Twenty patients with subdural fluid collection after mild head trauma were included in this study. Ventricle size was measured using a modified frontal horn index (mFHI); that is, the largest width of the frontal horns divided by the bicortical distance in the same plane, instead of the inner table distance. Bur hole trephination was performed on the appearance of a subdural fluid collection thicker than 15 mm on computed tomography (CT), persistent (longer than 4 weeks) or increasing in size, and accompanied by neurological symptoms (confusion or memory impairment). During the procedure, subdural pressure was measured using a manometer before opening the dura mater. Subdural pressure varied among the patients, ranging from 3 to 27.5 cm H2O. Four patients with a subdural pressure greater than 15 cm H2O had hydrocephalus after surgery (p < 0.05). Hydrocephalus developed in a pediatric patient (2 years old) with a subdural pressure of 12 cm H2O. All of the patients in whom hydrocephalus developed after bur hole trephination had had enlarged ventricles (mFHI > 33%) on preoperative CT scans.

Conclusions

Monitoring subdural pressure may be a valuable tool for differentiating subdural hygroma from external hydrocephalus in patients with mild head trauma. Additionally, the mFHI reflects the nature of the subdural collection more accurately than the standard frontal horn index.

Restricted access

Kyung-Jae Park, Shin-Hyuk Kang, Yang-Seok Chae, Mi-Ok Yu, Tai-Hyoung Cho, Jung-Keun Suh, Hoon-Kap Lee, and Yong-Gu Chung

Object

Peritumoral brain edema (PTBE) is associated with perioperative neurological deficits in patients with meningiomas. However, the pathogenesis of meningioma-associated edema remains unclear. In the present study, the authors investigated the expression of interleukin-6 (IL-6) and its relationship with PTBE in resected meningiomas.

Methods

Thirty-six benign meningiomas obtained in 36 patients were studied retrospectively. Edema volume was assessed on MR images, and an edema index (EI) was calculated. Interleukin-6 mRNA and protein expression were examined by real-time reverse transcriptase polymerase chain reaction and immunohistochemical staining.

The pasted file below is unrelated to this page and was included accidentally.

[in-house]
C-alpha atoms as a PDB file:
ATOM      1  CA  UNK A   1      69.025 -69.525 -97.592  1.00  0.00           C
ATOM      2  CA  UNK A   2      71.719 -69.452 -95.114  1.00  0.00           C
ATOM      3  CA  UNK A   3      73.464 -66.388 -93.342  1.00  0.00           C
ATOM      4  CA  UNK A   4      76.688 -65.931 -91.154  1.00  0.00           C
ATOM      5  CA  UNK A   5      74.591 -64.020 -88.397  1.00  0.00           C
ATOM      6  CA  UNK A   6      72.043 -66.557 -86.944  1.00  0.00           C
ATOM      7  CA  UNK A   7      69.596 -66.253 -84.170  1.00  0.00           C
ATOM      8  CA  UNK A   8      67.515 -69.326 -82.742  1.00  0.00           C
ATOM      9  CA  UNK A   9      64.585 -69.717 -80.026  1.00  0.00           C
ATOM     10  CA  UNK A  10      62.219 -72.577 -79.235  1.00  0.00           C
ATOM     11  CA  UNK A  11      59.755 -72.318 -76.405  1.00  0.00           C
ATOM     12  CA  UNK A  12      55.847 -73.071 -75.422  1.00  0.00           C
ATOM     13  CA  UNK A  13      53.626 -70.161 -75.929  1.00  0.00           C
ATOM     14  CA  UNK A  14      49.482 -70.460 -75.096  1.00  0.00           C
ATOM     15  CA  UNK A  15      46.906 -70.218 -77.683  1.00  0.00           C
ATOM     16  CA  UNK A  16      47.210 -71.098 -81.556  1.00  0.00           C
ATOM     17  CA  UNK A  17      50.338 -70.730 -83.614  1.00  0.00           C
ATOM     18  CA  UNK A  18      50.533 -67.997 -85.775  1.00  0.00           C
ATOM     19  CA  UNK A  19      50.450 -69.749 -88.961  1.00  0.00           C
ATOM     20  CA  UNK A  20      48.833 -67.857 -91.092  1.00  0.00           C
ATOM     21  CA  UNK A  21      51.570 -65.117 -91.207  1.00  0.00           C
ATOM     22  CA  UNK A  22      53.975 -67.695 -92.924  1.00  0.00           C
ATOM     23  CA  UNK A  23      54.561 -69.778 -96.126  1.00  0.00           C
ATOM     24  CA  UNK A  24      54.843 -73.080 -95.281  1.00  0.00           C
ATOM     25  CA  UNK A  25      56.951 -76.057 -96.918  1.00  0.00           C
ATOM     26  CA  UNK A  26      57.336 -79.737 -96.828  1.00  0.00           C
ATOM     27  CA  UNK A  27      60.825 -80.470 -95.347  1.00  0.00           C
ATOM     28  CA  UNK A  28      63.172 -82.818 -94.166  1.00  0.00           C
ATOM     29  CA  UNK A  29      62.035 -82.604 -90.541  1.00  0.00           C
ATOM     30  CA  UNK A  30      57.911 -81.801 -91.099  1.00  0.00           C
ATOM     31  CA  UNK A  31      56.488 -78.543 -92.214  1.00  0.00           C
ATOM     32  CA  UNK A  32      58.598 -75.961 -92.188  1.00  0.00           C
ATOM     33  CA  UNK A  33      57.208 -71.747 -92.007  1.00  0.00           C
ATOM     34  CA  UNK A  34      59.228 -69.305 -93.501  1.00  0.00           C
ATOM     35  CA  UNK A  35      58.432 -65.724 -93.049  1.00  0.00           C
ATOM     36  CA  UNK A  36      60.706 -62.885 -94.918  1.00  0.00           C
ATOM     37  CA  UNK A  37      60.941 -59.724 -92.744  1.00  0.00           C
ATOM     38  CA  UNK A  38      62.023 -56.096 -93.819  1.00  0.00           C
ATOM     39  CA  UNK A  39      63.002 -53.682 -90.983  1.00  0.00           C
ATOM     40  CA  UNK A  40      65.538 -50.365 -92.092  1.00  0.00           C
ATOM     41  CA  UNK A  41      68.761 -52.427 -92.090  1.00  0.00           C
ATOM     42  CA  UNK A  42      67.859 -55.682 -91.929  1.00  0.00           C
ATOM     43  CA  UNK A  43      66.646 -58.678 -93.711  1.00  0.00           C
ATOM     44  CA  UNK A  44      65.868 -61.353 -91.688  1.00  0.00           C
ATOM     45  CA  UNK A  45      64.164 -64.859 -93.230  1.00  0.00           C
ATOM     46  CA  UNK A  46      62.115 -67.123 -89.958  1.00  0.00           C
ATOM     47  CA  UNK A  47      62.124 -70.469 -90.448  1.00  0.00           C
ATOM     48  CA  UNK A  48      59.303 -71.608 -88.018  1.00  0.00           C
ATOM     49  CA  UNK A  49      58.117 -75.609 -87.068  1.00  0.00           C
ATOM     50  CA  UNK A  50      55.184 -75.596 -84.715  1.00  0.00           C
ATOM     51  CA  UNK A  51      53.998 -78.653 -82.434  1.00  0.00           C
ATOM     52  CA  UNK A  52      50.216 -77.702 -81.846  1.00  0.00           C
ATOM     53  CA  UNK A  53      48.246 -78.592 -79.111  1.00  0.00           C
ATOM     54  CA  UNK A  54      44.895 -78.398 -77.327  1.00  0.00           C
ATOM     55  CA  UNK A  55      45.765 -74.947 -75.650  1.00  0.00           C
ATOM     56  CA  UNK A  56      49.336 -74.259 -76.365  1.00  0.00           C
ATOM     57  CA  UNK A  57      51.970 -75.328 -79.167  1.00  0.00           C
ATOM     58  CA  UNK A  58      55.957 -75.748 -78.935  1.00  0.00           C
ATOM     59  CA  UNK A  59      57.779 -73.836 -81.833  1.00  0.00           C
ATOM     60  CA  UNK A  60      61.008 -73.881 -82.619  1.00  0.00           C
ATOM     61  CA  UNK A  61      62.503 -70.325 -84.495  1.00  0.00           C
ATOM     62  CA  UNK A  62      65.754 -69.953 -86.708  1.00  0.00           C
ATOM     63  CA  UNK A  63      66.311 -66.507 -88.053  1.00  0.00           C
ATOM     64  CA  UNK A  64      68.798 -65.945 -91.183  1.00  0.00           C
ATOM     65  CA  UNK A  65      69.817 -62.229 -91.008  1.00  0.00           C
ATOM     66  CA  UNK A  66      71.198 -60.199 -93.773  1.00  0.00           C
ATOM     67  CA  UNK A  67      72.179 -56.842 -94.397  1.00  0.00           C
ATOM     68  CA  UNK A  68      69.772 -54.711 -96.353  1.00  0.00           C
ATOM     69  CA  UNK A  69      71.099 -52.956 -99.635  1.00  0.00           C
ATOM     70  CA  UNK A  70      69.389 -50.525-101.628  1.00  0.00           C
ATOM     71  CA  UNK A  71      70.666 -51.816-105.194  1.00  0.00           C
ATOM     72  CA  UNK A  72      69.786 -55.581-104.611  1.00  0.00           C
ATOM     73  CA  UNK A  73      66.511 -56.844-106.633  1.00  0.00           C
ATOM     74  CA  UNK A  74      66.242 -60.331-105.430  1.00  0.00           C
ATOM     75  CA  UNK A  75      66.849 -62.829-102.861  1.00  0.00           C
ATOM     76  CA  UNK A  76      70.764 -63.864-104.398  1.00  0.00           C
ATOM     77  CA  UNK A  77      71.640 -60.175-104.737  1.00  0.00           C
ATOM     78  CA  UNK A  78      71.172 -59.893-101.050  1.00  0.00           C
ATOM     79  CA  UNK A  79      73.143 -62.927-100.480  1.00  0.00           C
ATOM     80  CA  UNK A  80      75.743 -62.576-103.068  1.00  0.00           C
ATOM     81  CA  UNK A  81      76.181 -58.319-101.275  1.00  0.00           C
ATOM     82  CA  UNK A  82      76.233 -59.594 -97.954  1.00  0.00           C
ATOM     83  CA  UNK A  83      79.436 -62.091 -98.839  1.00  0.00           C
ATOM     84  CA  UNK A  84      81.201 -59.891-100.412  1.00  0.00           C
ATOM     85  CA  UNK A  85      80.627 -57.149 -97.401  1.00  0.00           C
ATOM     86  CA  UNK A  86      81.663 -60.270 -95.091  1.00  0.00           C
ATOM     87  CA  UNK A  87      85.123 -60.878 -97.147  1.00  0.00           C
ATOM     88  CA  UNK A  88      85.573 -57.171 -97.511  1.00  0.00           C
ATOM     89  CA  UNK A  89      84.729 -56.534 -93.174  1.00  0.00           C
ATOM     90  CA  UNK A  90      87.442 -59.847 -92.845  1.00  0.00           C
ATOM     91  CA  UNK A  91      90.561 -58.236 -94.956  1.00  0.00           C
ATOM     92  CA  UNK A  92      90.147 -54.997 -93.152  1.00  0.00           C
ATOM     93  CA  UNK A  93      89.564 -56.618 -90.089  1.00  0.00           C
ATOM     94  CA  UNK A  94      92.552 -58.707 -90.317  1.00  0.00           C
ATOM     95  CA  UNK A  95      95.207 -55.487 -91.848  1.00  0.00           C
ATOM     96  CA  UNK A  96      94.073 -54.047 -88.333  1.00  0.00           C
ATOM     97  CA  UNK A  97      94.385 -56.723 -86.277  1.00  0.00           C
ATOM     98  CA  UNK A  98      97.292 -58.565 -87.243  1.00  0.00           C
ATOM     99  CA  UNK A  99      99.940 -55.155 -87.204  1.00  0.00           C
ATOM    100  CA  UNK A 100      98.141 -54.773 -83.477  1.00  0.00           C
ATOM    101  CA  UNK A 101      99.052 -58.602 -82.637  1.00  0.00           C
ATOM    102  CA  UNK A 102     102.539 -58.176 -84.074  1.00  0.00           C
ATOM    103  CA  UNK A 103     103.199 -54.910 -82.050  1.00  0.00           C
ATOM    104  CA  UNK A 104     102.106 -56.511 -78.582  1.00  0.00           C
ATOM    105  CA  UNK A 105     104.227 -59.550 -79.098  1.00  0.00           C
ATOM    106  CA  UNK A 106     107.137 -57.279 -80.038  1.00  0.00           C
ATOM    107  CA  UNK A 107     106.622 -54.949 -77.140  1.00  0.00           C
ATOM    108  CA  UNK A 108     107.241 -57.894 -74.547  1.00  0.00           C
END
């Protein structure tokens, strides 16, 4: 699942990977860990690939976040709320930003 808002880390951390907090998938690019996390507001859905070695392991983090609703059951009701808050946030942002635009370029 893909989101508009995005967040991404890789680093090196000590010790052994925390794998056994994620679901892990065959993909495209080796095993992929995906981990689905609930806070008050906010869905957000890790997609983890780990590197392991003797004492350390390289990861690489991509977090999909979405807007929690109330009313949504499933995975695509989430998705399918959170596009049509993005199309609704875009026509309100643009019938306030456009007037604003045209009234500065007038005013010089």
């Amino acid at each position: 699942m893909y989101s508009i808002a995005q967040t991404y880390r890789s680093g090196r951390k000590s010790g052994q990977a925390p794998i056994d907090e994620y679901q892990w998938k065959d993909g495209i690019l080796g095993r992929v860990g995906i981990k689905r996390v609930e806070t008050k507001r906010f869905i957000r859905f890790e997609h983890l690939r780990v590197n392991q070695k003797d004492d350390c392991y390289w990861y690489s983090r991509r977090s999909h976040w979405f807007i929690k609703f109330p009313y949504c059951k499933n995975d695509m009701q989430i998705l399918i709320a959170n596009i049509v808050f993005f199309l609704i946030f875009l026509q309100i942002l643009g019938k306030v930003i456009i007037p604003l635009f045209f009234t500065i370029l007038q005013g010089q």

Results

Peritumoral brain edema was found in 16 patients (44%). Neither age, sex, histological subtype, nor tumor location were related to PTBE. The level of IL-6 mRNA was 7.72 times greater in the edema group (EI > 0.2) than in the nonedema group (EI < 0.2; p = 0.011). On immunohistochemical analysis, IL-6 protein was found localized in the cytoplasm of the tumor cells, and was detected in 12 (75%) of 16 cases of edematous meningiomas, but in only 6 (30%) of 20 nonedematous cases. There was a significant correlation between the severity of PTBE and IL-6 expression (p = 0.004).

Conclusions

The authors' results in this study indicate that IL-6 expression may contribute to the development of brain edema associated with meningiomas.

Restricted access

Eui Hyun Kim, Jihwan Yoo, In-Ho Jung, Ji Woong Oh, Ju-Seong Kim, Jin Sook Yoon, Ju Hyung Moon, Seok-Gu Kang, Jong Hee Chang, and Tae Hoon Roh

OBJECTIVE

The insula is a complex anatomical structure. Accessing tumors in the insula remains a challenge due to its anatomical complexity and the high chance of morbidity. The goal of this study was to evaluate the feasibility of an endoscopic transorbital approach (ETOA) to the insular region based on a cadaveric study.